A four-year undergraduate bachelor’s degree can cost anywhere from roughly $100,000 to $215,000. But what if students could complete their degree in three years for a fraction of the cost?
That’s exactly what some colleges are looking to do. More than a dozen institutions are exploring the potential option of creating a three-year bachelor’s degree program with a focus on overhauling the traditional four-year curriculum and bringing down the cost of higher education for students, Inside Higher Ed reports.
LESS COST, MORE QUALITY
Robert Zemsky, a professor of higher education at the University of Pennsylvania, and Lori Carrell, chancellor of the University of Minnesota at Rochester, are two higher education leaders who are spearheading the ‘College in 3’ movement. Carrell says it’s less about accelerating the content of a four-year curriculum and more about rethinking the coursework.
“If the degree itself could be a blank canvas, and you’re thinking about driving down student cost and driving up quality and equity, how would you design the coursework?” Carrell tells Inside Higher Ed. “What sorts of experiential learning and student development pieces would you build in it, and toward what competencies would you be driving? All of that comes into the conversation.”
Zemsky and Carrell have so far enlisted 13 pilot institutions that have at least promised to consider exploring the idea of a three-year program. These institutions include: American Public University System, Indiana University of Pennsylvania, Merrimack College, New England College, Northwood University, Portland State University, Slippery Rock University, the University of Minnesota at Rochester, the University of North Texas, the University of Texas Rio Grande Valley, the University of Wisconsin at Oshkosh, and Utica College.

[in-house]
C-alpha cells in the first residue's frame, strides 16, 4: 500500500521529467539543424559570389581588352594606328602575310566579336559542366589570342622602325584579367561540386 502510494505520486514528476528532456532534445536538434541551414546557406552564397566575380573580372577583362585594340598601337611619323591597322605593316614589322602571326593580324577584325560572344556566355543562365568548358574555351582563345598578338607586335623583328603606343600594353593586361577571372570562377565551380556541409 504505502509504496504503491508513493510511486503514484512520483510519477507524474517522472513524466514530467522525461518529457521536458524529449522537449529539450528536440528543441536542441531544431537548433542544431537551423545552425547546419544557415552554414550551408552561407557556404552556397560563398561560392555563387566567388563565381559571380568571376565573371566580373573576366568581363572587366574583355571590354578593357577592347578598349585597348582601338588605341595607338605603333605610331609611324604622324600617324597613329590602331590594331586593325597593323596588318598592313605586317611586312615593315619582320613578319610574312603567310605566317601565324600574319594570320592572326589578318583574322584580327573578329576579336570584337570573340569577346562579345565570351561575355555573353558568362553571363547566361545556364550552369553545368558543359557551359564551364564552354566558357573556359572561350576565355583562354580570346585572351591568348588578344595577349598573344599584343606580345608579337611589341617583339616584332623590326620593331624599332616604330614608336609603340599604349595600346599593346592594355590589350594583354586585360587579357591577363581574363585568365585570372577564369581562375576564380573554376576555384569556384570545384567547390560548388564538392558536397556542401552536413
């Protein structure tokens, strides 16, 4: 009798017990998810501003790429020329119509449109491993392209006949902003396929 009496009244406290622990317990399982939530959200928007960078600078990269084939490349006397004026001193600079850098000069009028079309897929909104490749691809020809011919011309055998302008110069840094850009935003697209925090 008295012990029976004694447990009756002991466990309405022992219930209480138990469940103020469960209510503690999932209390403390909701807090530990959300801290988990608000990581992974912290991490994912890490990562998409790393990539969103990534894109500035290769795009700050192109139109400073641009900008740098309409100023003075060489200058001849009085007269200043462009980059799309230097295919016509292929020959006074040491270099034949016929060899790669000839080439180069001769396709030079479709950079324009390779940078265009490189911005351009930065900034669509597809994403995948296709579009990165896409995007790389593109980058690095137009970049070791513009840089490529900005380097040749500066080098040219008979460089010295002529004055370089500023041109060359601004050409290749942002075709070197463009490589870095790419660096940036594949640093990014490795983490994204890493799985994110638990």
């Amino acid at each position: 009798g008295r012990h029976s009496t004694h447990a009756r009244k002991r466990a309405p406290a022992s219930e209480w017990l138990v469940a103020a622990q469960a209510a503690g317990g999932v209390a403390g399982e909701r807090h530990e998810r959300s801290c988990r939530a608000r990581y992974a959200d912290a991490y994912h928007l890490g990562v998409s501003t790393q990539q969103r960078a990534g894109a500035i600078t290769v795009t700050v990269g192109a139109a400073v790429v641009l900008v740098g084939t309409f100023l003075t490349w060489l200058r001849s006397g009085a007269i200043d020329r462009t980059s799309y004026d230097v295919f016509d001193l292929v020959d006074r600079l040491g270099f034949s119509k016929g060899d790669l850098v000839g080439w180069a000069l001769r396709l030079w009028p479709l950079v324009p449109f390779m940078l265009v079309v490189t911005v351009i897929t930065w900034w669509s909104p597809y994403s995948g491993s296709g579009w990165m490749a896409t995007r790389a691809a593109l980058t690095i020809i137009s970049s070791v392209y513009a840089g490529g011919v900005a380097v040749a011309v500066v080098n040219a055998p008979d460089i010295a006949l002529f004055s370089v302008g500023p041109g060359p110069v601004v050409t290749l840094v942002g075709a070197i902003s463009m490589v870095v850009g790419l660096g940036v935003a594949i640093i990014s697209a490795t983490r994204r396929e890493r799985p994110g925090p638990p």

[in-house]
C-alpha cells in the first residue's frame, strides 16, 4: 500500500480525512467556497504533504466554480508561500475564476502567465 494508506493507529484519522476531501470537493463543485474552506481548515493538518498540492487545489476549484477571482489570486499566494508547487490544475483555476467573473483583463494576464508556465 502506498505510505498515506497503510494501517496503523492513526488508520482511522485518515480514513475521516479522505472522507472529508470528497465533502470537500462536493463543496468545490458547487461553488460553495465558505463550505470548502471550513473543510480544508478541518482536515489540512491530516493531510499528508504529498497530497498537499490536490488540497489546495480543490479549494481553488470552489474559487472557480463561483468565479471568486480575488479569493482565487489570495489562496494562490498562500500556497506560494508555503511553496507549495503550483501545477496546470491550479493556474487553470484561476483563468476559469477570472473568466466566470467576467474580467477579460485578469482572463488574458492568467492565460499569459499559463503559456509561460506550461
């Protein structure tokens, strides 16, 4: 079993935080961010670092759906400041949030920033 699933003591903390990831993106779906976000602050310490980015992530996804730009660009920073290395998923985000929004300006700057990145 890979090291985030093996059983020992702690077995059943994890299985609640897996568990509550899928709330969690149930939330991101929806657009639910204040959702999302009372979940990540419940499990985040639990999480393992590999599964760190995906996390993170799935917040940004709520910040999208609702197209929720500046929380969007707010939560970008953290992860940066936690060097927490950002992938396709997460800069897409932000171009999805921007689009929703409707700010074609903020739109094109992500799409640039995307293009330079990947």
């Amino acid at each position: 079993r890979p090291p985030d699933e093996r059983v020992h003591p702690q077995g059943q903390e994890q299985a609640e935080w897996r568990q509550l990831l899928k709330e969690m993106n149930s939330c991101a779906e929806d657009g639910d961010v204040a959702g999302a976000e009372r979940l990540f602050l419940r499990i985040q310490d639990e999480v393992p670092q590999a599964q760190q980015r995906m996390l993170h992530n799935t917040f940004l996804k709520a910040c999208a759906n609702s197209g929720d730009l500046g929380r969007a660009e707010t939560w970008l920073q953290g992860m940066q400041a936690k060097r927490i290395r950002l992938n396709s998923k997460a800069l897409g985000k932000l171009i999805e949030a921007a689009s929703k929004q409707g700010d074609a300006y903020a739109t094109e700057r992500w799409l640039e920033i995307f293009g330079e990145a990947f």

“We did not ask people to commit to doing a three-year degree. That’s just not the way higher ed works,” Zemsky tells Inside Higher Ed. “We said, ‘All we want is a commitment to take the idea seriously, and we’ll help you take the idea seriously.’”
A NEW TYPE OF THREE-YEAR PROGRAM
A number of colleges in the U.S. already offer a three-year bachelor’s degree program. The University of Iowa’s Degree in Three program allows students to graduate faster by taking on a heavier course load at a much faster pace. Manchester University in Indiana’s Fast Forward program has a similar structure.
Most current three-year bachelor’s degree programs require the same amount of credits as a four-year program with double the intensity. But Zemsky and Carrell say their College in 3 project isn’t that. Their hope is to design a three-year curriculum that matches the slower pace of a traditional four-year program.
While most of the pilot colleges are still in the early planning stages of College in 3, the opportunities for change are, at least, being discussed.
“The pilots are having exploratory conversations. It may lead them somewhere beyond or somewhere different from College in 3 itself, but that they had the conversations creates the opportunity for transformation and revitalization by considering how we could do better for students and have better outcomes while driving down the costs,” Carrell tells Inside Higher Ed.
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